Outlander ★

I must say, I have never been so close to rage-quitting a book halfway through since I read The Courtship of Princess Leia. As I write this now, I’m only halfway through it, and I think the only reason I’m going to keep reading it is to find more things I can hate about it.

People have been recommending The Outlander series to me for many many years, and I’d just never bothered to pick them up. Well, I was out of things to read and figured it was about time I do so, and yes, I heard there was a TV series and I wanted to be a book-snob when I watched it. I don’t know how, but somehow I got the impression that the series was, well, weirder. Darker. Stranger. That it was about people who get lost in the cracks, lost in time, yes, but in the dark weird way of Neil Gaiman’s Neverwhere, or Charles deLint novels. I thought the characters would be the outliers to society, people who are foreign wherever they go, who fit nowhere, and so created a land where only the strange was normal. You know…. London Below. Where did I get this impression? I honestly have no idea. Maybe I’m thinking of an entirely different series, and this one just fell into my lap instead.

Anyways, what I was not expecting was a harlequin romance with a lot of extra words and some real history written in as if to make me take it seriously. Even then, I probably would have been okay with it. I’m a big fan of saying as long as a book is entertaining to me, and enjoyable to read, I’ll call it a good book. I don’t necessarily need a deep philosophical message, or a darkly gritty cast of characters, or a unique landscape, or even any originality at all. I can be a big fan of trashy romance novels. I read, and even sort of enjoyed Twilight. That’s right, I’m saying it out loud. She lost me with the later sequels, and I’m not saying its a healthy story for teens or that it should get the attention it’s gotten. But I enjoyed parts of it, and it was not as offensive to me as this book.

Something about this story so far just sets my teeth on edge. I’m only halfway through it, and I had to stop to express my rage while its still this potent. Right, so the main character is Claire. She was living in 1945 with the husband she’d just reconnected with after WWII (he was a soldier, she was a nurse) when wham bam she falls through a time-hole in Scotland and is taken back 200 years.

Where she generally makes trouble by not acting correctly for a woman of the time, and being a mystery in a politically awkward time where people hate mysteries. She finds out that her husband’s ancestor was pretty much an evil dick, and makes friends with a dashingly sexy scotsman who has his own dubious history and dramatic reasons he wants to take revenge on said husband’s ancestor. Whoops, under some very contrived circumstances she is suddenly compelled to marry this sexy scotsman she is so attracted to, to save her own life, of course, yes…. Right, I was totally with you up until that moment. Unbelievably contrived and classic romance novel, sure. Still, I can envision some great costumes, and there’s some fun sex scenes. Sure, the sex scenes make me uncomfortable, because, you know, SHE’S STILL MARRIED TO HER HUSBAND AND ALL. And she dithers, constantly, about oh she misses Frank (husband) but something keeps drawing her to Jamie. His animal magnetism. And, well, she couldn’t NOT have sex with him, they NEED to consummate the marriage or it won’t count and she’ll still be in danger!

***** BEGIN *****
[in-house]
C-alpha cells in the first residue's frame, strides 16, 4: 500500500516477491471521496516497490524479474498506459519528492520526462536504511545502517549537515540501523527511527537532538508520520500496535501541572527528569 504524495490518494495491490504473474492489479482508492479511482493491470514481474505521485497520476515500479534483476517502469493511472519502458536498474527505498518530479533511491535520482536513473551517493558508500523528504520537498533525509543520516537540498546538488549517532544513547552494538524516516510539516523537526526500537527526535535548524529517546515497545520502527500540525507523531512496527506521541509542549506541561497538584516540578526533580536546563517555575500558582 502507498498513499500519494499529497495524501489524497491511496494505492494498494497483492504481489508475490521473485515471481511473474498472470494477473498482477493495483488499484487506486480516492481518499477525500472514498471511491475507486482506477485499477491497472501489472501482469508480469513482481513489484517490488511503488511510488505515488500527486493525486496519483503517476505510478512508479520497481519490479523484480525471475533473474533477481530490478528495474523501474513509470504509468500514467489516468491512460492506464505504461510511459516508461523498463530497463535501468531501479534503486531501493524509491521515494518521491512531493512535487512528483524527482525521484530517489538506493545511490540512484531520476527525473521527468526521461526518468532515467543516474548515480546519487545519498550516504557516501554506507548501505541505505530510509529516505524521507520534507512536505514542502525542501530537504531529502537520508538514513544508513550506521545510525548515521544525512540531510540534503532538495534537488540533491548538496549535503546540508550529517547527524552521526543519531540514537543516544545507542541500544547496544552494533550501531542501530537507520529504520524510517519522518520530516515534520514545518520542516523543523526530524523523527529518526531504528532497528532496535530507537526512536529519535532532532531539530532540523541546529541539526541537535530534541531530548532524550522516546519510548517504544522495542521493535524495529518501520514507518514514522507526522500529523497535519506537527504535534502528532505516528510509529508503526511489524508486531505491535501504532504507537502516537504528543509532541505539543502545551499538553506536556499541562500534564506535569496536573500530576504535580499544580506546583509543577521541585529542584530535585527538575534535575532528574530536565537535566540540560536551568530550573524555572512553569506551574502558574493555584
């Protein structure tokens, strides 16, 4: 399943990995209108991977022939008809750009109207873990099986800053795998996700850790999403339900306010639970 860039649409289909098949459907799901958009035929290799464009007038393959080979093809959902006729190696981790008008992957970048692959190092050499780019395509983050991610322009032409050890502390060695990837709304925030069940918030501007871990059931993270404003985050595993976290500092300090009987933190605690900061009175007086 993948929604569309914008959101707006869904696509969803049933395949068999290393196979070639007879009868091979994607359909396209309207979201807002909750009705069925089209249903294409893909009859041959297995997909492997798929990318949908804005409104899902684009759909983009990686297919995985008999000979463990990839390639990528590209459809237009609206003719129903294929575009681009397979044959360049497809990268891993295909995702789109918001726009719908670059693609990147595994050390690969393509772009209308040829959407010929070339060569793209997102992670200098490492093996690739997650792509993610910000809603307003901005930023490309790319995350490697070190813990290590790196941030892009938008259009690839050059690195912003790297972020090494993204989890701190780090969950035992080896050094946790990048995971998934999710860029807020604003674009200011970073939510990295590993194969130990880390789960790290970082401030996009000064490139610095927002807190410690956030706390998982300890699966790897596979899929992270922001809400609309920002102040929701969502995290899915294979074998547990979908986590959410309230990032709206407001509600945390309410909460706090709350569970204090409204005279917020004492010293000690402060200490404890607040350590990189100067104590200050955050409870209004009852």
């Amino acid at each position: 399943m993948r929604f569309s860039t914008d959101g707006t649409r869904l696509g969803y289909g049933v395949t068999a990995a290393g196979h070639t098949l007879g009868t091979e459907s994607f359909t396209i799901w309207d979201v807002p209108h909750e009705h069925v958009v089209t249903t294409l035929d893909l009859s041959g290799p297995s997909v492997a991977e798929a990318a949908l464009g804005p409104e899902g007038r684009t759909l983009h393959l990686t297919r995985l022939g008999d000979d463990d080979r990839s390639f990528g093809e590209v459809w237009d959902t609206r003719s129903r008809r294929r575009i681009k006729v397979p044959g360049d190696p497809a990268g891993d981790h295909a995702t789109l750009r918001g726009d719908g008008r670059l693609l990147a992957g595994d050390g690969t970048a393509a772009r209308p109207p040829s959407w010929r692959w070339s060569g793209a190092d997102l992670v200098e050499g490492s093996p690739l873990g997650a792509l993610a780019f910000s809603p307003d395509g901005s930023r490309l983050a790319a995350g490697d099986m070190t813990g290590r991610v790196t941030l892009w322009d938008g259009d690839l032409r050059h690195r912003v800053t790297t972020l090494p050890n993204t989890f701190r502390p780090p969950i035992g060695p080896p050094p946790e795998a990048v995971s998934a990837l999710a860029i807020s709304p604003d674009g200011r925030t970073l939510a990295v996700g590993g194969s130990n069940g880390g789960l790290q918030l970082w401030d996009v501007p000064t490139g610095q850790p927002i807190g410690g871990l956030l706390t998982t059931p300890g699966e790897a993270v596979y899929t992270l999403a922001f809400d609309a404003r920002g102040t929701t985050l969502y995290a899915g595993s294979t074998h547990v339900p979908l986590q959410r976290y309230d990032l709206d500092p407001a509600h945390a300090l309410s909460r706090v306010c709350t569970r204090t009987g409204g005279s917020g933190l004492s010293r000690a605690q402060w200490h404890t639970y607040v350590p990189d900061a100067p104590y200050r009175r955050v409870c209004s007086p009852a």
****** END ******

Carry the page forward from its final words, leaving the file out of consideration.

But then, of course, given the first time she finds herself alone (really, the FIRST time, in the last three months, that she finds herself alone?) she realizes she can run back to the stone circle where she came through the weird time portal. So off she goes…. and gets captured by the English (and the evil ancestor of her husband). Where he takes her to his office, tries to find out who she’s spying for, and then proceeds to nearly rape her. When (drumroll please) the husband arrives to rescue her! Yipee! Whatever, I’m not entirely enjoying it, mostly because I was expecting something completely different, but it hasn’t lost me yet. My expectations don’t change what’s written, I just have to be in the mood for a romance, so I’ll read it as if I was…

Until of course, the new sexy scotsman husband takes her back to safety and proceeds to beat her. Because its good for her. And she needs to learn the consequences to her actions. Because as her husband its his duty to teach her to right her wrongs, and his men and the soldiers they’re traveling with expect it.

Um, excuse me, what? Oh, she’s angry that he beat her so badly that she couldn’t sit down last night, but then he tells her a story about how his parents beat him when he was a child, and it was very beneficial and helped him learn. And she forgives him, after all, she DID act a bit rashly (by running away from a marriage she was forced into) and she DOES need to think about consequences (like how it made HIM feel to watch her being nearly raped). So yes, she forgive him, for beating her. And then he says, “You should be grateful I went easy on you. I enjoyed beating you so much, I really wanted to have sex with you afterwards. You should be glad I didn’t demand sex from you right then as my husbandly right.”

And she says “Oh, I love you! But if you ever beat me again I will cut your balls off.”

At which point he swears upon his dagger that he will ever be loyal to her, and never beat her again in rebellion or anger (note that he can still totally beat her again if its for her own good), and will she please have sex with him now?

And this is where I stopped reading, so enraged that I needed to get my thoughts down on paper and express my disappointment and hatred RIGHT NOW.

I will keep reading, at least to the end of this book, if not the rest of the series, on the bright side because I want to know if it gets better. After all, so very many people recommended it to me. And on the dark side, because I want to keep finding things to hate about this book.